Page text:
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2017 Press Releases

Notre Dame Faculty Named among the Top One Percent of Highly Cited Researchers

Notre Dame Faculty Named among the Top One Percent of Highly Cited Researchers

Two University of Notre Dame researchers – Martin Haenggi and Prashant V. Kamat – have been named to Clarivate Analytics’ 2017 Highly Cited Researchers list.

Notre Dame Faculty Named among the Top One Percent of Highly Cited Researchers - Read More…

Neal Named to NAS Committee

Neal Named to NAS Committee

The National Academies of Sciences, Engineering and Medicine has selected Clive R. Neal, professor of civil & environmental engineering & earth sciences at the University of Notre Dame, as a member of its committee studying Extraterrestrial Sample Analysis Facilities for the Division on Engineering and Physical Sciences.

Neal Named to NAS Committee - Read More…

Kareem Elected as Foreign Member of the Chinese Academy of Engineering

Kareem Elected as Foreign Member of the Chinese Academy of Engineering

Ahsan Kareem, the Robert Moran Professor of Civil & Environmental Engineering & Earth Sciences, has been elected as a foreign member of the Chinese Academy of Engineering.

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Snider Named 2018 IEEE Fellow

Snider Named 2018 IEEE Fellow

Gregory Snider, professor of electrical engineering, has been named a Fellow of the Institute of Electrical and Electronics Engineers (IEEE).

Snider Named 2018 IEEE Fellow - Read More…

Close Collaboration Sheds Light on Collective Behaviors

Close Collaboration Sheds Light on Collective Behaviors

From the earliest of days, researchers have been recording their observations, analyzing what they see to interpret and apply the facts before them. Today, however, imaging especially in biomedical communities requires more than the human eye or even incredibly accurate “cameras.” In cases such as the joint project between Notre Dame and Pennsylvania State University, it requires close collaboration between biologists and computer scientists using deep-learning methods for artificial intelligence to speed up and improve the process.

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What Would You Fight For? Fighting to Protect Our Country

What Would You Fight For? Fighting to Protect Our Country

Since 1993, the International Atomic Energy Agency has tracked 2,500 trafficking cases of nuclear material. While there has yet to be a detonation of a dirty bomb, the threat remains present. In the unlikely event of a nuclear attack on American soil, Notre Dame engineering professor Antonio Simonetti makes one thing clear: The perpetrator could and would be found.

What Would You Fight For? Fighting to Protect Our Country - Read More…

Christensen Named AAAS Fellow

Christensen Named AAAS Fellow

Kenneth T. Christensen, the Collegiate Professor of Fluid Mechanics and chair of the Department of Aerospace and Mechanical Engineering in the College of Engineering at the University of Notre Dame, has been named a Fellow of the American Association for the Advancement of Science.

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Natural Hazard Research at Notre Dame: Engineers Putting their Expertise to Work throughout a Busy Season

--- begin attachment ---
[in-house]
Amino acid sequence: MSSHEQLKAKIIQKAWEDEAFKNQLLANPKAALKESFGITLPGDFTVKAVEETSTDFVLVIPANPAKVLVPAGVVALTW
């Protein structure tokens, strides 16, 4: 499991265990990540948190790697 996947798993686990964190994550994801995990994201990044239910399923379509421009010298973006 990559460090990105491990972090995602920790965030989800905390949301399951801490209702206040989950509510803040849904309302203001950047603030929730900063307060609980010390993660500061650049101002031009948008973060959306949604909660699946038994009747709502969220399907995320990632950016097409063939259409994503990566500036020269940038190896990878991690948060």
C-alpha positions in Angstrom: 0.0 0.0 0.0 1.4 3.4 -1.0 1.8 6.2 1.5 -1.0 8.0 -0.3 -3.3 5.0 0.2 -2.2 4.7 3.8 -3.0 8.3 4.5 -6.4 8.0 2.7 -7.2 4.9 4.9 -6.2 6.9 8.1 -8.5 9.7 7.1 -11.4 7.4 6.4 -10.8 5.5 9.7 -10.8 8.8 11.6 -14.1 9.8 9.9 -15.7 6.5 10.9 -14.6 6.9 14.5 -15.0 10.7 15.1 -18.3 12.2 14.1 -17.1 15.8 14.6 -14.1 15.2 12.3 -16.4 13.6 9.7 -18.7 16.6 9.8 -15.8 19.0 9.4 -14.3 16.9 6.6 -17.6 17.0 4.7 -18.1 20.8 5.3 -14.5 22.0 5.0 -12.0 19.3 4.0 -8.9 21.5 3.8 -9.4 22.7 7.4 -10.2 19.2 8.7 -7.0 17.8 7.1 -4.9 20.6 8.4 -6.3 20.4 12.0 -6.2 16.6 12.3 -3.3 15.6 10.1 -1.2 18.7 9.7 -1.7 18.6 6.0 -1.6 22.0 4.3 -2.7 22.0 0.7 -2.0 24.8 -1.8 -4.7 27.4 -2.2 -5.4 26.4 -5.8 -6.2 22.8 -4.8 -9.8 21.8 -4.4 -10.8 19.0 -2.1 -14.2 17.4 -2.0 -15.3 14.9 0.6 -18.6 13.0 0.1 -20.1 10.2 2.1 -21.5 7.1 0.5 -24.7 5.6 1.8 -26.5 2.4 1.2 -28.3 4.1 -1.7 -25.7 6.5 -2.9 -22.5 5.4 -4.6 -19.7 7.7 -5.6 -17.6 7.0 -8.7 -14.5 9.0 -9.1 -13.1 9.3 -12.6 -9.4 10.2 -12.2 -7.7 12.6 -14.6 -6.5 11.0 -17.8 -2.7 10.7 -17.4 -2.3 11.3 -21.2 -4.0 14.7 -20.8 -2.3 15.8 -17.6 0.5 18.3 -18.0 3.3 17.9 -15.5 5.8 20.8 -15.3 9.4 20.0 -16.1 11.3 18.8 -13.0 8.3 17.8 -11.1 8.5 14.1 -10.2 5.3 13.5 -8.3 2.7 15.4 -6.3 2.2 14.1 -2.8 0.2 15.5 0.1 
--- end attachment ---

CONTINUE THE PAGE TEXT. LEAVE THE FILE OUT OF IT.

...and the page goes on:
Natural Hazard Research at Notre Dame: Engineers Putting their Expertise to Work throughout a Busy Season

In a year that included Harvey, Jose, Maria, Nate, Ophelia and Irma, wind and coastal engineers have been scrambling to document infrastructure performance and damage as they continue to seek ways to improve the construction standards and level of hurricane resistance of the country’s infrastructure.

Natural Hazard Research at Notre Dame: Engineers Putting their Expertise to Work throughout a Busy Season - Read More…

 Notre Dame to Lead NNSA-funded Center Focused on Nuclear Chemistry

Notre Dame to Lead NNSA-funded Center Focused on Nuclear Chemistry

The University of Notre Dame will lead a National Nuclear Security Administration Actinide Center of Excellence (ACE) to conduct research in actinide and nuclear chemistry.

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Notre Dame’s Inaugural Gold Mass to be Celebrated Nov. 15

Notre Dame’s Inaugural Gold Mass to be Celebrated Nov. 15

The inaugural Gold Mass for scientists and engineers will be celebrated at 5:15 p.m. Wednesday (Nov. 15) in the Basilica of the Sacred Heart at the University of Notre Dame.

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Researchers Seek to Model Social Interactions across Online Environments

Researchers Seek to Model Social Interactions across Online Environments

What makes people share and react to information online? Like "neurons in a giant brain," the connection is vital to the nation's well-being as communications, and even actions, can quickly be impacted across online environments. This is what a multidisciplinary group of engineers and scientists, including a team from the University of Notre Dame, are working to better understand.

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Notre Dame Faculty Receive ARO Young Investigator Program Awards

Notre Dame Faculty Receive ARO Young Investigator Program Awards

The Army Research Office has recognized two University of Notre Dame computer science and engineering faculty members — Dong Wang and Tim Weninger — with Young Investigator Program (YIP) awards for 2017.